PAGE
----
Small movies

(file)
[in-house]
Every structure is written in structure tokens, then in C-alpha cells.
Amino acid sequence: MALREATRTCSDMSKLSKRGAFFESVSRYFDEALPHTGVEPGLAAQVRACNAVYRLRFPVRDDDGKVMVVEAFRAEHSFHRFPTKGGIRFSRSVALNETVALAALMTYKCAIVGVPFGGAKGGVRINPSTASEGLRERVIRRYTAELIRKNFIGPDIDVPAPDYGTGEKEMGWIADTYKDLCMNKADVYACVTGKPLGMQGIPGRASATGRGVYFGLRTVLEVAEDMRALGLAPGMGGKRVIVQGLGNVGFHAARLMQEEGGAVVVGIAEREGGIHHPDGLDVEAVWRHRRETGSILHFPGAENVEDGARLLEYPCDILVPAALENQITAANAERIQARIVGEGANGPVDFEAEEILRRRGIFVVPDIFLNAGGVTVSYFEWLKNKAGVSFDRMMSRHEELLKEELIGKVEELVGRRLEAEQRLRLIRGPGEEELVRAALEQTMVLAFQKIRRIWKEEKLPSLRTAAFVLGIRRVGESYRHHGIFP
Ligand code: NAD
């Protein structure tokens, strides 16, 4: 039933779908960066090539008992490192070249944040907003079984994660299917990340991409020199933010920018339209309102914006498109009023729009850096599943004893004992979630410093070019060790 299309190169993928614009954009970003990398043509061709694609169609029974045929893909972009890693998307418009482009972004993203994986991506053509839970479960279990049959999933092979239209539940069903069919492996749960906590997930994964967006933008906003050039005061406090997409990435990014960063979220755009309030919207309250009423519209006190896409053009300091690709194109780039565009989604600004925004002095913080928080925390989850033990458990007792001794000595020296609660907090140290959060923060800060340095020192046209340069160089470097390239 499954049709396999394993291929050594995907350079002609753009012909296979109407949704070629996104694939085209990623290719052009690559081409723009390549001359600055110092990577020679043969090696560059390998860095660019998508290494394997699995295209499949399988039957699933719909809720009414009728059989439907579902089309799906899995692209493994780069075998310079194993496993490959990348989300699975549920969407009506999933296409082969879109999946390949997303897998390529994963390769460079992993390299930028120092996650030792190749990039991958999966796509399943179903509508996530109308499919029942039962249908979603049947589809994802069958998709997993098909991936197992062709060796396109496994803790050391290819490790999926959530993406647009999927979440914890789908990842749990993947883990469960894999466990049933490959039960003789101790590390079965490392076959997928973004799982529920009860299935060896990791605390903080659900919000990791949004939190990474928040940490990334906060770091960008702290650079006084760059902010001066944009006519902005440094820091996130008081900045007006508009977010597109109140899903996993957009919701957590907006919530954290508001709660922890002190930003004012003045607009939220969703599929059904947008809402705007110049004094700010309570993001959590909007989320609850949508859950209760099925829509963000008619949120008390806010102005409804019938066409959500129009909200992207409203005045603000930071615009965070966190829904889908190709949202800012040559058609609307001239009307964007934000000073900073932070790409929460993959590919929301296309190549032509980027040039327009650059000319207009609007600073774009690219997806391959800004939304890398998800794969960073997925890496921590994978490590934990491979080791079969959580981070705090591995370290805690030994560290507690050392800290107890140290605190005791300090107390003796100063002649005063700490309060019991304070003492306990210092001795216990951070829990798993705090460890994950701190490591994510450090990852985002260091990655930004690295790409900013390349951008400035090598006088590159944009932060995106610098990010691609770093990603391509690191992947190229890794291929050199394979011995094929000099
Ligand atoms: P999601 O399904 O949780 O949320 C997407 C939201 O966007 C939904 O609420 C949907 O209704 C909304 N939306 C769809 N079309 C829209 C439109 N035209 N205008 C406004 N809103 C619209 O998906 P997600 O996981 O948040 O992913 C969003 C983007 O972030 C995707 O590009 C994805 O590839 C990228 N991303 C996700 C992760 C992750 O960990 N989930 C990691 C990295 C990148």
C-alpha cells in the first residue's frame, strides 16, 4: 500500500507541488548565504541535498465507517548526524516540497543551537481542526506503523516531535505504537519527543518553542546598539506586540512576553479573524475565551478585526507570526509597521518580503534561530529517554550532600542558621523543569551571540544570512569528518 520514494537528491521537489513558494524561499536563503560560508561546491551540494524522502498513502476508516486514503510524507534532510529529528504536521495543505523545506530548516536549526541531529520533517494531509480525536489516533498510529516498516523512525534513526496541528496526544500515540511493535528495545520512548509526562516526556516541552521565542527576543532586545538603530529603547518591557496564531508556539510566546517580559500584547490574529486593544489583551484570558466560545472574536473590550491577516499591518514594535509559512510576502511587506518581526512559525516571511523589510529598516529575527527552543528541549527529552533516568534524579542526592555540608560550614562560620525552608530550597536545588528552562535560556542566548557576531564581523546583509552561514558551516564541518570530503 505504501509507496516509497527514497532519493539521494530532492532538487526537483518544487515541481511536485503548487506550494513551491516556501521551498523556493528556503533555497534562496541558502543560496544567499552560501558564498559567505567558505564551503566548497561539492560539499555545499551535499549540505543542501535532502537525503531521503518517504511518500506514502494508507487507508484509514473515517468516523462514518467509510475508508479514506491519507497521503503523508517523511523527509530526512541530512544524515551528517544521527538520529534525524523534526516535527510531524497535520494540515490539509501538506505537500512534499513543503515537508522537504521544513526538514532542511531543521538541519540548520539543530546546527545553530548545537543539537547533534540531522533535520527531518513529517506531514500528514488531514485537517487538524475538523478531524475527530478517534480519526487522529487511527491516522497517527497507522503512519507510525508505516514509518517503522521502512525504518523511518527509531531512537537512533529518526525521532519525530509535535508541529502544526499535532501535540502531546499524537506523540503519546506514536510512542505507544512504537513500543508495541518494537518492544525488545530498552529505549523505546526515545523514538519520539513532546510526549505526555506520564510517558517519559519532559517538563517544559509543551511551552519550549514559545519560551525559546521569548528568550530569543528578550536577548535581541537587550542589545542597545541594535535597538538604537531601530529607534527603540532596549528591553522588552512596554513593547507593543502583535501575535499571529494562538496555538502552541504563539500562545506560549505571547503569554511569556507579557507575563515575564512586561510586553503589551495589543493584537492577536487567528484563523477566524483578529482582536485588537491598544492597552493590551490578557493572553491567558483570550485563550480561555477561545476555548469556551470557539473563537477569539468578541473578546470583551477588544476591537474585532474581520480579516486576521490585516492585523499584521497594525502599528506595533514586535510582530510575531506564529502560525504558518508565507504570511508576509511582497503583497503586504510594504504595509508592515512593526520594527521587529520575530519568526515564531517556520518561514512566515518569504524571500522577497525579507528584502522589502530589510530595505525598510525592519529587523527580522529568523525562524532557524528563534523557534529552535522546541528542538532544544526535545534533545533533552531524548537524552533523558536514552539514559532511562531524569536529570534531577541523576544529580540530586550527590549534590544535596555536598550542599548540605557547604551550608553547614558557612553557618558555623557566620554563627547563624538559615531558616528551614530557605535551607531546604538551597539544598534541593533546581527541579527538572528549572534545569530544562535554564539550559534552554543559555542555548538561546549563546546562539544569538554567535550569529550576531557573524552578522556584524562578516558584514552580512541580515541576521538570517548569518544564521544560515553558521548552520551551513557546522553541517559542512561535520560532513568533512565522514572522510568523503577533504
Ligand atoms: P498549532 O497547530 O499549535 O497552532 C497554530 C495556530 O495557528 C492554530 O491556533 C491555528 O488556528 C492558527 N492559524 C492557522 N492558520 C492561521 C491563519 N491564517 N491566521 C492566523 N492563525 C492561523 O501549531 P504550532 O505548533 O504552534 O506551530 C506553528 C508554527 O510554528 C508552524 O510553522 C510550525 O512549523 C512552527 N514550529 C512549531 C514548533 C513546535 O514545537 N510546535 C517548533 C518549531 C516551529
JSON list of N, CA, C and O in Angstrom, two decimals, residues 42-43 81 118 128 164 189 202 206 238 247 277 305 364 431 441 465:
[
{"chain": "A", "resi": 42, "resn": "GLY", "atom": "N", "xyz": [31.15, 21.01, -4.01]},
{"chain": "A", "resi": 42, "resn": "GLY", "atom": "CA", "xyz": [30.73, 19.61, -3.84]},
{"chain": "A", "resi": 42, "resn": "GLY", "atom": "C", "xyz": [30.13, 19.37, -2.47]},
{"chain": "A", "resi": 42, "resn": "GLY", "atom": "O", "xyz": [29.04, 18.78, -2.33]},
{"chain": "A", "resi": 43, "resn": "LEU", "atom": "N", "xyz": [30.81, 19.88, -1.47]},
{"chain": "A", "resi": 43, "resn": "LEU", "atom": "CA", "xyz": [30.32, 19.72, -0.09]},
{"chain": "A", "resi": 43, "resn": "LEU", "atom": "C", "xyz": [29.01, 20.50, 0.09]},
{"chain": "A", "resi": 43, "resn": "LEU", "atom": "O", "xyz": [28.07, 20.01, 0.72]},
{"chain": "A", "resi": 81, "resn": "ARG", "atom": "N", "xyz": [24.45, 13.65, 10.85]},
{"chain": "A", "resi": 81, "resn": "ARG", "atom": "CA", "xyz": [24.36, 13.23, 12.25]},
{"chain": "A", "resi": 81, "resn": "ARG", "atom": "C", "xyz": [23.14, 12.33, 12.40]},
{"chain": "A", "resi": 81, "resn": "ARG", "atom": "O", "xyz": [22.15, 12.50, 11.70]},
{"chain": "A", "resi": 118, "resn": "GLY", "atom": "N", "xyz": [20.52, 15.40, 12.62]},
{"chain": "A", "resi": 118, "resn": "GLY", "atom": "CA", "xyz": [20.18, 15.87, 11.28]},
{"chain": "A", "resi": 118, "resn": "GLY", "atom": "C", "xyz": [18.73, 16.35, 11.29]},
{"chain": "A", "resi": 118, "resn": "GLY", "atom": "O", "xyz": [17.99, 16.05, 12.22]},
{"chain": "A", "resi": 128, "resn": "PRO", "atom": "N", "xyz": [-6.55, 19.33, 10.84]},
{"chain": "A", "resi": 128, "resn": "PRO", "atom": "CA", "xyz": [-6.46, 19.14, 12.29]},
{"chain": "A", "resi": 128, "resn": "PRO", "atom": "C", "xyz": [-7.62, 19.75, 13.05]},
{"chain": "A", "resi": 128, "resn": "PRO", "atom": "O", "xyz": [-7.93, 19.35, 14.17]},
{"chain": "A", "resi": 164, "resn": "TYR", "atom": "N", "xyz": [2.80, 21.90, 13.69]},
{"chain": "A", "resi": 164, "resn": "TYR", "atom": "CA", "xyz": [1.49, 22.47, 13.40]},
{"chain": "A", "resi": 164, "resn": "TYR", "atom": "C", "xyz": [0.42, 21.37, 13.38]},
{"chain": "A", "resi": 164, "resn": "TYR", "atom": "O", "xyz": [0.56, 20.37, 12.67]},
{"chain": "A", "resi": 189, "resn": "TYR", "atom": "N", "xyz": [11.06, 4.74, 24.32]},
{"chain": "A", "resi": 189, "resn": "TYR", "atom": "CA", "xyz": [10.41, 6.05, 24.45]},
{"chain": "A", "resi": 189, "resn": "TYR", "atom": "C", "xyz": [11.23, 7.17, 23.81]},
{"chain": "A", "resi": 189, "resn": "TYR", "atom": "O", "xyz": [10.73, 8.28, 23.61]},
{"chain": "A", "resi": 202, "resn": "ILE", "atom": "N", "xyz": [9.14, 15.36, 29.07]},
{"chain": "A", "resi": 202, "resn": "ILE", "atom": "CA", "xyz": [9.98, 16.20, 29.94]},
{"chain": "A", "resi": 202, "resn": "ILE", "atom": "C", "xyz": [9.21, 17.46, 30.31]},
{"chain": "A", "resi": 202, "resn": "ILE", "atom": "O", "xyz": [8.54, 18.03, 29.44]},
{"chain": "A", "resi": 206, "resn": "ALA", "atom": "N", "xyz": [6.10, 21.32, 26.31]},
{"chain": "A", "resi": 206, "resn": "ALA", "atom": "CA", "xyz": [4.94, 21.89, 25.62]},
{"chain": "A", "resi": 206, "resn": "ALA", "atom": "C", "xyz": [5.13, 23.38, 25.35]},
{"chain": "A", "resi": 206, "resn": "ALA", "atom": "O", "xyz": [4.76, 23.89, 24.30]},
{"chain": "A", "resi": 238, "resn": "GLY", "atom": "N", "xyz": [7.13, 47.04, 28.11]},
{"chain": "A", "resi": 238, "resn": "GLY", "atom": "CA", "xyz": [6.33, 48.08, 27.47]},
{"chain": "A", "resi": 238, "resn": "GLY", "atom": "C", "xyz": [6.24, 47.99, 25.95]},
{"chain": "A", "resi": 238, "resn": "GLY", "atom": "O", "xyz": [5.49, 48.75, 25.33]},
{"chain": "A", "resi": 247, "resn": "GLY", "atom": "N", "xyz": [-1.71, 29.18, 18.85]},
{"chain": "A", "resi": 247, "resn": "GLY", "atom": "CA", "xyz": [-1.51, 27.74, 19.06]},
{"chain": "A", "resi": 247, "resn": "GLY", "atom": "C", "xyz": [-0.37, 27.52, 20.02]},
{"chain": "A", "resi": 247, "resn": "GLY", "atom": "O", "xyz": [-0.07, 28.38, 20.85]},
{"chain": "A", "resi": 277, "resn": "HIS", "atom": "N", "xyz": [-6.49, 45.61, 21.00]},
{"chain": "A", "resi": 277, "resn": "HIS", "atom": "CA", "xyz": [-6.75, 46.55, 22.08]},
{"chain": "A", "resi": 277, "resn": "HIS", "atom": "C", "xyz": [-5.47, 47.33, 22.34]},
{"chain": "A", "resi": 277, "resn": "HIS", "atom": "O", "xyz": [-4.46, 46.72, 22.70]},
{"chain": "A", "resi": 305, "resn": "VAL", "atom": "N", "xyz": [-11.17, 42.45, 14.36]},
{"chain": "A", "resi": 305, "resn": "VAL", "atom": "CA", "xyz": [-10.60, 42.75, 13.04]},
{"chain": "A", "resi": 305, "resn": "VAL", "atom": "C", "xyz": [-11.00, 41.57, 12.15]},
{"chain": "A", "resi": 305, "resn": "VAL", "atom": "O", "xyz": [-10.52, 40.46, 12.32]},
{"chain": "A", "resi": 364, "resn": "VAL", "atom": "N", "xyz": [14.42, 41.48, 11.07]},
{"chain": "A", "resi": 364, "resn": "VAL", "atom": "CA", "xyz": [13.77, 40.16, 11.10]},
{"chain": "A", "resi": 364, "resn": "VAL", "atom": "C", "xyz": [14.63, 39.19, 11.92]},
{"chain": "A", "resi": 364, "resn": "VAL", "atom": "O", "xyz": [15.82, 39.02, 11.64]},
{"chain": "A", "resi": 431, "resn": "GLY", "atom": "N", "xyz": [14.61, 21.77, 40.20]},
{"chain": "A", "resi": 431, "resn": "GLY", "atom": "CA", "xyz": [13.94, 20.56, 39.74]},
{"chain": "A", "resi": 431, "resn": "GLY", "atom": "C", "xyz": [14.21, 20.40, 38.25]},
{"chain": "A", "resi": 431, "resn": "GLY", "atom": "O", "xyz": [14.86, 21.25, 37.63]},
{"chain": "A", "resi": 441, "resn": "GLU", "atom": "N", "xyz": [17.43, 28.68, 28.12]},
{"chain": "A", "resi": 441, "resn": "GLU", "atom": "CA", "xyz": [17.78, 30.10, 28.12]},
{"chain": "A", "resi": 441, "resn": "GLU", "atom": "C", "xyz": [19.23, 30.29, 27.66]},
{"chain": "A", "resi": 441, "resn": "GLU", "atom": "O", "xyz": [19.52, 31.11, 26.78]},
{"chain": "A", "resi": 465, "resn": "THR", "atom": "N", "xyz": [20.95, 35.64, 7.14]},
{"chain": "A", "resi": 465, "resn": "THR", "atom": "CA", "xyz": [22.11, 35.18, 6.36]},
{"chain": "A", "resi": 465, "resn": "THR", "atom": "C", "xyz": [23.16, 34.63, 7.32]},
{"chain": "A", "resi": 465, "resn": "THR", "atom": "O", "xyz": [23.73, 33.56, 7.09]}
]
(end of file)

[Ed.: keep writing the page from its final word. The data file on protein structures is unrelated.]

Last year, I was excited about two documentaries: The Singing Revolution and As We Forgive. Both of these movies offer alternative ways to see the world. The Singing Revolution is a revolution unimaginable to most Americans. Most of us cannot imagine freedom without blood. Especially as we’re in the midst of a war, surrounded by “Support Our Troops” bumper stickers, revolution without bloodshed seems, well, crazy. Crazy enough that a small documentary about one has done pretty well in theatres this past year and managed a place on the marquee amongst larger studios blockbusters. You may not have heard of it, but that isn’t because it didn’t come to a theatre near you. Likewise, As We Forgive is an alternative path to justice. The movie tells the path some Rwandans chose after Genocide, after Gacaca courts, after the system had done everything it could. It tells the story of genocideers working to rebuild homes of their victims. The can’t bring back the families they killed, but they can ask forgivess. Sometimes, the victims can even forgive. This stands in stark contrast to most American’s sense of justice, where we can only imagine victim families giving victim impact statements in a court room, never living in a house built by, and next door to, their husband’s murderer. And as a new year starts, I discovered a new documentary project that I can get excited about. God’s Garden is a documentary about the one man’s discovery of genuine African Christianity. Not “white man’s religion”, but a Christianity that came to Africa before Europeans even knew it existed. An Ethiopian priest introduces him to St Moses and it changes his life. I love documentaries like this. They challenge our view of the world and suggest that, yes, there is another way, a way of peace, forgiveness, change, and love. This is a good reminder when the way we so often choose is with violence, retribution, stasis, and resentment.

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